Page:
Designing retail from the shopper’s point of view can help boost sales. When retailers make it easy for existing and potential customers to buy from them, it’s more likely that they will do so. In The Customer Dimension, RetailX researchers explore both the customer experience and the customer service that Top500 retailers provide. They look at whether, and how, retailers deploy tools that they judge will make the experience easier. And they look at this across channels from the mobile web and mobile apps to customer service. Researchers measure performance in this area across 36 metrics covering areas from how customer service is offered and how fast service teams answer shoppers’ questions through to website speeds, one-click ordering, product ratings and returns policies.
The findings are presented below through two key questions. First, how easy do retailers make it for customers to get in touch? This is important for shoppers both before and after they buy. Before buying, they can use different channels to ask questions about a product. Before they buy, shoppers may also look to see how they will be able to get in touch if an order goes wrong.
Certainly if they have after sales questions, they will want to get in touch via a range of channels. How a query is dealt with is likely to have an effect on whether they return to buy again – and so response times matter as well as the number of communication channels. Websites – on desktop and mobile – are the primary source of information for shoppers, and so the speeds at which they operate are an important part of the
The second question is: how easy is it for shoppers to find, choose and buy a product? This area of enquiry looks at how retailers support customers in finding the right item – and how easy they make it to buy and return that product. All are important areas of the customer journey – getting them right can make a big difference to customers’ satisfaction with their shopping experience.
How easy is it for customers to get in touch with retailers?
When shoppers want to contact a Top500 retailer they can choose to do so through an average of 10 channels, from telephone and email to live chat on their website or mobile app and direct messages on social media. But once a retailer offers the channel, how easy is it for shoppers to find the information they need in order to get in touch? RetailX research found that just under a third (30%) of retailers show their contact phone number on their landing page, but only 7% show a contact email on that page, while almost all have a ‘contact us’ page with these details or a web submission form.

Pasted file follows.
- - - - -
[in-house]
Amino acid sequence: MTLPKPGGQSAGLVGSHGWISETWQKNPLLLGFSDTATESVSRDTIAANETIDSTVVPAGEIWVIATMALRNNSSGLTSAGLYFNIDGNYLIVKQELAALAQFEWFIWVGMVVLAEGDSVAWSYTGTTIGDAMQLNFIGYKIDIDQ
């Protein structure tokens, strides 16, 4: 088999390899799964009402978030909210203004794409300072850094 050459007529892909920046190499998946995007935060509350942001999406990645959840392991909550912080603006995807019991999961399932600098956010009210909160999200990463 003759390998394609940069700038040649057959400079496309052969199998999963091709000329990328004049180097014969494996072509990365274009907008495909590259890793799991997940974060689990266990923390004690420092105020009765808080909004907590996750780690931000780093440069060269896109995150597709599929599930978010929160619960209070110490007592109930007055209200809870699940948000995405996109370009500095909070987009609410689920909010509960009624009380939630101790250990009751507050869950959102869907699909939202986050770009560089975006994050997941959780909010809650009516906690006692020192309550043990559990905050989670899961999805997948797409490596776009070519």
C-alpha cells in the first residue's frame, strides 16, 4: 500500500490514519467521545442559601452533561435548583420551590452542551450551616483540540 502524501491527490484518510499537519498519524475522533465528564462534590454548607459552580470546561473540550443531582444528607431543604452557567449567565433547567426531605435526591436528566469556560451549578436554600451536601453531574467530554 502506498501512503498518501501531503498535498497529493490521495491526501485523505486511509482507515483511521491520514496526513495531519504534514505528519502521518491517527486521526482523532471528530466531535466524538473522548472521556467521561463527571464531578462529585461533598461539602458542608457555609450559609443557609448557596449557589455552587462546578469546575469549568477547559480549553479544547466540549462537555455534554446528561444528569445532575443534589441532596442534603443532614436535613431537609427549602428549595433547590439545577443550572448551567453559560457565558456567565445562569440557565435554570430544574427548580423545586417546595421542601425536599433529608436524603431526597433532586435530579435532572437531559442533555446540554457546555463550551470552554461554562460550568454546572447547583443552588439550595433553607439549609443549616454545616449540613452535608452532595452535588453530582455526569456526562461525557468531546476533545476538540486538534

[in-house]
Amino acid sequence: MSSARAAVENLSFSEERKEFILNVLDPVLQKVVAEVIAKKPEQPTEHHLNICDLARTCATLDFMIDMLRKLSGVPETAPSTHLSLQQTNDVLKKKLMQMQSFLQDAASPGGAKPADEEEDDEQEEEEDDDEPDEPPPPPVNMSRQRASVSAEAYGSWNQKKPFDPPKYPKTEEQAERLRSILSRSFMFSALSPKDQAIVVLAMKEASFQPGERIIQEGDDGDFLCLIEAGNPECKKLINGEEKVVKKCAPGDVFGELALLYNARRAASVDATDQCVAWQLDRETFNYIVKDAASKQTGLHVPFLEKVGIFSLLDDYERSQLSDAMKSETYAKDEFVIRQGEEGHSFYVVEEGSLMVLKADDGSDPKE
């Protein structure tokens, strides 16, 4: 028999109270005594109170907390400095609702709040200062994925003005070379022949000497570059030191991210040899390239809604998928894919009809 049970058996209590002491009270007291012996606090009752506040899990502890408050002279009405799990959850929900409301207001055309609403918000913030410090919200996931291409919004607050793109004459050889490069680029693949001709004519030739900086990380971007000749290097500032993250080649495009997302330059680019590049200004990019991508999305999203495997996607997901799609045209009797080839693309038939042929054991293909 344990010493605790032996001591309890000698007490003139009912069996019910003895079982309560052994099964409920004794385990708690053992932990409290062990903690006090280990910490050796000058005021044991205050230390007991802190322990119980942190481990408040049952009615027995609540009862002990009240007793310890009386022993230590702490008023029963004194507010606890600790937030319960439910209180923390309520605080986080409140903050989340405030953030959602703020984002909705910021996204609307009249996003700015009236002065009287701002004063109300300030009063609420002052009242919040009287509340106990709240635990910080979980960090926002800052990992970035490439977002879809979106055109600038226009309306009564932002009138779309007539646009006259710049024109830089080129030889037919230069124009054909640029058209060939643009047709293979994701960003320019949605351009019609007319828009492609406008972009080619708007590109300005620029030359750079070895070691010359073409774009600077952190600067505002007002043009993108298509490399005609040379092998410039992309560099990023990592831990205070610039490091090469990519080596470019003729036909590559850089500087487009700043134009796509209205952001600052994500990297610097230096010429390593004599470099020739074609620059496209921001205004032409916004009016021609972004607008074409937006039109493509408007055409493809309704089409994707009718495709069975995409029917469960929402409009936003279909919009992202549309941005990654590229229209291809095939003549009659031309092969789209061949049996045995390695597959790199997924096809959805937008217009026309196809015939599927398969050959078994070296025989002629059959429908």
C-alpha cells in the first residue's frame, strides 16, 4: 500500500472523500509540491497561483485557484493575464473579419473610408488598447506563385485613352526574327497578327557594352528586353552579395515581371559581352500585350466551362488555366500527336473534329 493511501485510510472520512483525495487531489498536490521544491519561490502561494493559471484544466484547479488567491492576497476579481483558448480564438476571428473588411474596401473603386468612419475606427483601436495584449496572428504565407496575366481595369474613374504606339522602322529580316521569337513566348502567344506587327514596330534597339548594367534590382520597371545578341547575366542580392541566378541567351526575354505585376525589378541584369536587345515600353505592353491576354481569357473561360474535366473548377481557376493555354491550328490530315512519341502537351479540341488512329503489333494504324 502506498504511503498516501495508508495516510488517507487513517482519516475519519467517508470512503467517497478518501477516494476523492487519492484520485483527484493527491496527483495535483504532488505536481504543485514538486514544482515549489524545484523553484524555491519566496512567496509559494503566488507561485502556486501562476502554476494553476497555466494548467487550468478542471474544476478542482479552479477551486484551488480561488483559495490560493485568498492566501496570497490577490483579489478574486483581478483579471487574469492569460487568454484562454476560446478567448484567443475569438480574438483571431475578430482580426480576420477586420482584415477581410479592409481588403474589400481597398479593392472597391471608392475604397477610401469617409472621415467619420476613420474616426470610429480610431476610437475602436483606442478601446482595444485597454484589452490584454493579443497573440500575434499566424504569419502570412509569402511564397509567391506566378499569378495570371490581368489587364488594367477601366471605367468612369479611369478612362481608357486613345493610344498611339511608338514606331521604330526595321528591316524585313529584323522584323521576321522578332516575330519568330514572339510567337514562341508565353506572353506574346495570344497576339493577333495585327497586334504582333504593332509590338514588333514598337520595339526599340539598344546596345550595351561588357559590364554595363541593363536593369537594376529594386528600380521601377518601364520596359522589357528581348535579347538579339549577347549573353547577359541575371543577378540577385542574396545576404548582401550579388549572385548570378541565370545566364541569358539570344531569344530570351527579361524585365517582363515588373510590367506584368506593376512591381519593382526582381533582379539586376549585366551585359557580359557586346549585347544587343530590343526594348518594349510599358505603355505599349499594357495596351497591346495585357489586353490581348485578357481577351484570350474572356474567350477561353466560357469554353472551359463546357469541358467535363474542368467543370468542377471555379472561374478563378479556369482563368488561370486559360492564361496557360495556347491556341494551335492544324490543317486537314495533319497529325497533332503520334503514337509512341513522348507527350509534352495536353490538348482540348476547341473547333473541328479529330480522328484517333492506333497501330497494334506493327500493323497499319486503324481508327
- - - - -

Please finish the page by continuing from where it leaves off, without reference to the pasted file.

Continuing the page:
One in five retailers (23%) offer live chat on their website, and 11% prompt shoppers for a chat within a minute of them arriving on the landing page. Fewer – at 8% – offer live chat on their mobile app. Of the 183 retailers with apps that were assessed both in 2020 and in 2019, uptake of live chat on the app grew by one percentage point (1pp), from 7%. Live chat is most commonly found in mobile apps in the sports and outdoor equipment category: 14% of retailers in this category use it, following growth of 2pp over the year from 12% last year. That’s followed by sports and leisure clothing (11%). Use has also grown among those selling trade and DIY tools and equipment (+4pp to 9%). But live chat is less likely than last year to be found on mobile apps operated by those selling fashion accessories (-2pp to 7%), and cosmetics (-2pp to 8%). Live chat’s reduced usage in sectors where customer preference is subjective will surprise some but could reveal that retailers do not view live chat interactions as analogous to a product-oriented conversation with an in-store sales representative. Instead, retailers may view live chat as providing operations-type customer support covering delivery queries or returns, for example. Finally, three sectors used live chat to the same extent as last year: home and industrial appliances (9%), homewares (10%) and jewellery (11%).
Researchers tested customer service quality by sending a simple email enquiry (through a form on the retailer’s website, if that option was available) and making a phone call, again with a simple request for information on the retailer’s services. Emails were answered in an average of 17 hours 35 mins (up to a maximum of 72 hours – responses after this time were considered non-responses) and a median of 12h 59m. The time taken to respond was higher than last year, with the median response time up by 175 minutes – or two hours 55 minutes – on the previous year. Response times were faster than last year among those selling sports and leisure footwear (-48 minutes to 14 hours and 47 minutes) and sports and leisure clothing (-118m to 13 hours and 33 minutes). But they slowed down among those selling homewares (+410m to 13 hours and seven minutes) and trade and DIY tools and equipment (+333m to 10 hours and eight minutes).